Unemployment Claims Remain Above 2022 Levels
Measured on a four-week moving average, initial unemployment insurance claims remain above the comparable levels from a year ago.
Insured unemployment—a proxy for continuing claims—is even more elevated over the comparable period in 2022, but remains slightly below the near-term peak reached in the week ending May 6.
The functioning of this program in California also continues to contribute to weak recovery in overall employment levels. In the latest results (4-week moving averages), California produced 18.4% of all initial claims nationally, and 22.6% of insured unemployment. In contrast, California comprised only 11.6% of all nonfarm jobs.
Even while the state now contemplates taking on additional debt for other purposes, California’s unemployment insurance fund debt continues to grow on its own, reaching $18.0 billion in the latest report for July 18. With even perennially insolvent Virgin Islands paying off its debt, only two states are left with a debt balance from their use of this fund to mitigate state-ordered job closings during the pandemic. By failing to address this debt, the state budget ensures that employers will continue paying the state UI tax at its highest rate schedule. Employers also will be subject to an increase in the federal UI tax, growing at an additional 0.3% to 2.7% annually until the federal debt is paid off.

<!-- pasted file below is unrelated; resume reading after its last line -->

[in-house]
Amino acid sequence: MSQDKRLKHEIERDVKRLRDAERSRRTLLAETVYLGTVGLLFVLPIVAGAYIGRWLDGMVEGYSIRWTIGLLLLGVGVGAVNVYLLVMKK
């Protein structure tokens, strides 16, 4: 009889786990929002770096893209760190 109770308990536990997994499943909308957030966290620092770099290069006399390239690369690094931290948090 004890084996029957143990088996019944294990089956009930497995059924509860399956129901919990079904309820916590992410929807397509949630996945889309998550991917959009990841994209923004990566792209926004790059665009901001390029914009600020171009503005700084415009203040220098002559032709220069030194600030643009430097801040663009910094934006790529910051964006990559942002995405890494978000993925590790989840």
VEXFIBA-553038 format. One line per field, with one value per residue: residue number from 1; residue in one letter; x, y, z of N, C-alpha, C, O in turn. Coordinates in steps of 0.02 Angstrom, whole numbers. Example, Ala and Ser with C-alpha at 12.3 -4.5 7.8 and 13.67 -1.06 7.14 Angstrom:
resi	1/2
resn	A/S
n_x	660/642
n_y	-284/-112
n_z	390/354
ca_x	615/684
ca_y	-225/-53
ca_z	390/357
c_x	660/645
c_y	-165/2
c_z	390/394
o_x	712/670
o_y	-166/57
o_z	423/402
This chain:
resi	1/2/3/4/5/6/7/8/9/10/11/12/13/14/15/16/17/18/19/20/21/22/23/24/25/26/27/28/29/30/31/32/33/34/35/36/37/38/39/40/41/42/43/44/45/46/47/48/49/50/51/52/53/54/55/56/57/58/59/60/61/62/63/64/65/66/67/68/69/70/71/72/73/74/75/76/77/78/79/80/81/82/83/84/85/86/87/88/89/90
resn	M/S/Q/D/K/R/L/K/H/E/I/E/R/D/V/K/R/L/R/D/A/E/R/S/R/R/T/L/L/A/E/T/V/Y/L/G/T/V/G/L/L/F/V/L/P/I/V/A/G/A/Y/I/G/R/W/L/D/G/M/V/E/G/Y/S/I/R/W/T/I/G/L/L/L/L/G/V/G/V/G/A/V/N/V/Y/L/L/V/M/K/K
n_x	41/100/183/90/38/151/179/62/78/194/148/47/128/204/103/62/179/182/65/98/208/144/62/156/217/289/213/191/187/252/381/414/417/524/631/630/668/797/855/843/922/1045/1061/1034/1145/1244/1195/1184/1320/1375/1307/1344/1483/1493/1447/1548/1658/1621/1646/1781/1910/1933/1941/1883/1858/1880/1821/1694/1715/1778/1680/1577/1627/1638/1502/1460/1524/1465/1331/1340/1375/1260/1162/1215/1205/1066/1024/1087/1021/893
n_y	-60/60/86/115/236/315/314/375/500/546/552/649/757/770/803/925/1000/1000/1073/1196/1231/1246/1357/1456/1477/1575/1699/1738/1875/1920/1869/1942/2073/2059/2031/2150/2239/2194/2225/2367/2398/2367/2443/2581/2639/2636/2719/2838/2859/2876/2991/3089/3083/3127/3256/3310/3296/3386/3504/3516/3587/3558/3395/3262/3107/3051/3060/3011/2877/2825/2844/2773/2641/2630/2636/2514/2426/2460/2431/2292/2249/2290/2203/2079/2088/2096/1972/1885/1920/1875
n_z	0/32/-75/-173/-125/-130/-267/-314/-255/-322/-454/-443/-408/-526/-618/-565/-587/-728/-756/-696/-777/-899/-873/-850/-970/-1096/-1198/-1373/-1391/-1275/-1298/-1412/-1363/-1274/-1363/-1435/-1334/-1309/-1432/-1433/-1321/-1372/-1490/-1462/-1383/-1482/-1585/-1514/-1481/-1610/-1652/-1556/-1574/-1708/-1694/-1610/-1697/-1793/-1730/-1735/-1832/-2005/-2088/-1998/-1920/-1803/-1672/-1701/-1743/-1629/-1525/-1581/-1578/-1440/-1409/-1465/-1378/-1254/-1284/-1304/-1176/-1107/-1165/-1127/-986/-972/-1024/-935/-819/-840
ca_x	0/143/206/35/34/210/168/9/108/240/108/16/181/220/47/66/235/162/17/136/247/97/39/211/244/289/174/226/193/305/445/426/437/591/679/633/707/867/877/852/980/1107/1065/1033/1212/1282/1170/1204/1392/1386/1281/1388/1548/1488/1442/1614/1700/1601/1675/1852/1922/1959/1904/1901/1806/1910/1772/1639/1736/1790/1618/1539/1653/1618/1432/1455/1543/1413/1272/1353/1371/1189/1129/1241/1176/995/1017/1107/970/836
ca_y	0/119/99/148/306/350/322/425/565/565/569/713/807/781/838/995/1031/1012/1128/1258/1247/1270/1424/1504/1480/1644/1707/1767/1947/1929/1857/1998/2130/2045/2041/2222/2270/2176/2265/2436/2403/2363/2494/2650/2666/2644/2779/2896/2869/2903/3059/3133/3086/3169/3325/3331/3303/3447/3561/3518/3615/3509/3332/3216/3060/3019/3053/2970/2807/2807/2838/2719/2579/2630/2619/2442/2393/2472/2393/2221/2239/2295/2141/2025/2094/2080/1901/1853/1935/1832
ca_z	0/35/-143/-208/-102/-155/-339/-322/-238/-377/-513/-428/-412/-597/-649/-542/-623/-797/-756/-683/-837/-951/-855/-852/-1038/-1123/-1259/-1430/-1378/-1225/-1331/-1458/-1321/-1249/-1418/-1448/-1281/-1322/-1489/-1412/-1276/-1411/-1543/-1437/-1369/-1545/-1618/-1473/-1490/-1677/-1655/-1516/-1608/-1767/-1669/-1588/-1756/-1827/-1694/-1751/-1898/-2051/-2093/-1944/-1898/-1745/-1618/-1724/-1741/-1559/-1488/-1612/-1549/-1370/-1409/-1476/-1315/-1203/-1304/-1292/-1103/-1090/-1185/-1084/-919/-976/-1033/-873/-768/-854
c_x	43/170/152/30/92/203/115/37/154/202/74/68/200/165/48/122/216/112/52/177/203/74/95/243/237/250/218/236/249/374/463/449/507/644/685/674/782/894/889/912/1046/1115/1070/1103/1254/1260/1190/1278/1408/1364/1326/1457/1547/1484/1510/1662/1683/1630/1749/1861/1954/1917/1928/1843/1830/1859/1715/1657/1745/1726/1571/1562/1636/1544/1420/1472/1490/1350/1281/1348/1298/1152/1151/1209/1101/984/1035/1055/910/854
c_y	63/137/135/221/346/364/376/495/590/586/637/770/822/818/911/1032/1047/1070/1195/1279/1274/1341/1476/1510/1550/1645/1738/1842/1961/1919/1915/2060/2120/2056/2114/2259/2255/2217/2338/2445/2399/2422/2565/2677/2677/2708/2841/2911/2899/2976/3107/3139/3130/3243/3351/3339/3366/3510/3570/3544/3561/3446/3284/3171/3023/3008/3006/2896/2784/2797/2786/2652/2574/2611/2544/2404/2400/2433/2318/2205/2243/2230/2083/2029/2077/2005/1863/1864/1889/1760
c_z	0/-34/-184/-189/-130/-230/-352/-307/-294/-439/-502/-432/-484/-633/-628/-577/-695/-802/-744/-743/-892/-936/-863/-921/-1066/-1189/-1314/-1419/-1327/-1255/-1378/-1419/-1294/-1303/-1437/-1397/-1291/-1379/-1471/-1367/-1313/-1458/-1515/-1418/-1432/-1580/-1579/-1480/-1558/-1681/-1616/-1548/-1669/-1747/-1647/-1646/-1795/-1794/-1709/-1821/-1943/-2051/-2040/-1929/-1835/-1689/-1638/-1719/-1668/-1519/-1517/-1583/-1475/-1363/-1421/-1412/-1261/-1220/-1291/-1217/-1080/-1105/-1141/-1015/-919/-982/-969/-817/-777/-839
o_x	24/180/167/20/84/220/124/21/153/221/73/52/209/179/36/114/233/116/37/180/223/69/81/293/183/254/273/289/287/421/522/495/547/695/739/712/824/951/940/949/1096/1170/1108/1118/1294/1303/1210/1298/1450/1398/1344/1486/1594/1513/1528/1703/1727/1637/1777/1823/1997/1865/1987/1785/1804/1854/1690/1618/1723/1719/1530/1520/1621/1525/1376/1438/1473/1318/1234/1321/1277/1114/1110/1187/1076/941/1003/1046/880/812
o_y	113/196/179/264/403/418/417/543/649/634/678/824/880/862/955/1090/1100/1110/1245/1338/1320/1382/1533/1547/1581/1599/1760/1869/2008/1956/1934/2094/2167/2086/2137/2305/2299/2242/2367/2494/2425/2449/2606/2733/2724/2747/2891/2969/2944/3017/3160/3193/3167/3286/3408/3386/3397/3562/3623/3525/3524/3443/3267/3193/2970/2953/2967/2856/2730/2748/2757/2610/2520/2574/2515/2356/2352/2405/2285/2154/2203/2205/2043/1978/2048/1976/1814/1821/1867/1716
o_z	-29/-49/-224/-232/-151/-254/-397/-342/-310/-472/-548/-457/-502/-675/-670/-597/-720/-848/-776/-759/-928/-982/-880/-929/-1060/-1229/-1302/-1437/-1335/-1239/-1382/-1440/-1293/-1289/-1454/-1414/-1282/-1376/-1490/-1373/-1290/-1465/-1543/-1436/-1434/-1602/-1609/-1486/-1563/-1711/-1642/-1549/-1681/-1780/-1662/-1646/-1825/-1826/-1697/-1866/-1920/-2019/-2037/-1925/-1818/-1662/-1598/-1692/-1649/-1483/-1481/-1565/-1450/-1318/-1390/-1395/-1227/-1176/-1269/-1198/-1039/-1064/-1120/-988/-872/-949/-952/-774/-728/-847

EDD’s more recent fund forecast—with the May forecast publicly released in July well after the primary Budget decisions had been made—expects further deterioration in the fund’s conditions, dropping to an expected $20.3 billion deficit by the end of 2024.
Wage Growth Still Ahead of Inflation
The average hourly wage for all workers (12-month moving average) has shown some slowing in the past few months as lower wage seasonal jobs have produced their typical effect on the average. Considered over a longer term, hourly wage growth remains ahead of inflation as measured by the California CPI. The stronger gains opened up by the pandemic, however, saw significant erosion due to the recent upsurge in inflation.
Real GDP Grows Slower than US Average
In the latest release from US Bureau of Economic Analysis, California Real GDP grew at an annualized 1.2% in the first quarter of 2023. California’s growth rate was the 37th highest among the states and DC, and was below the national average of 2.0%.
In the five quarters since 2022, California’s growth rate has exceeded the US average in only two. Florida and Texas have grown faster in each quarter except for the third quarter of 2022 when California and Florida had the same rate.
Personal Income Misses Budget Projections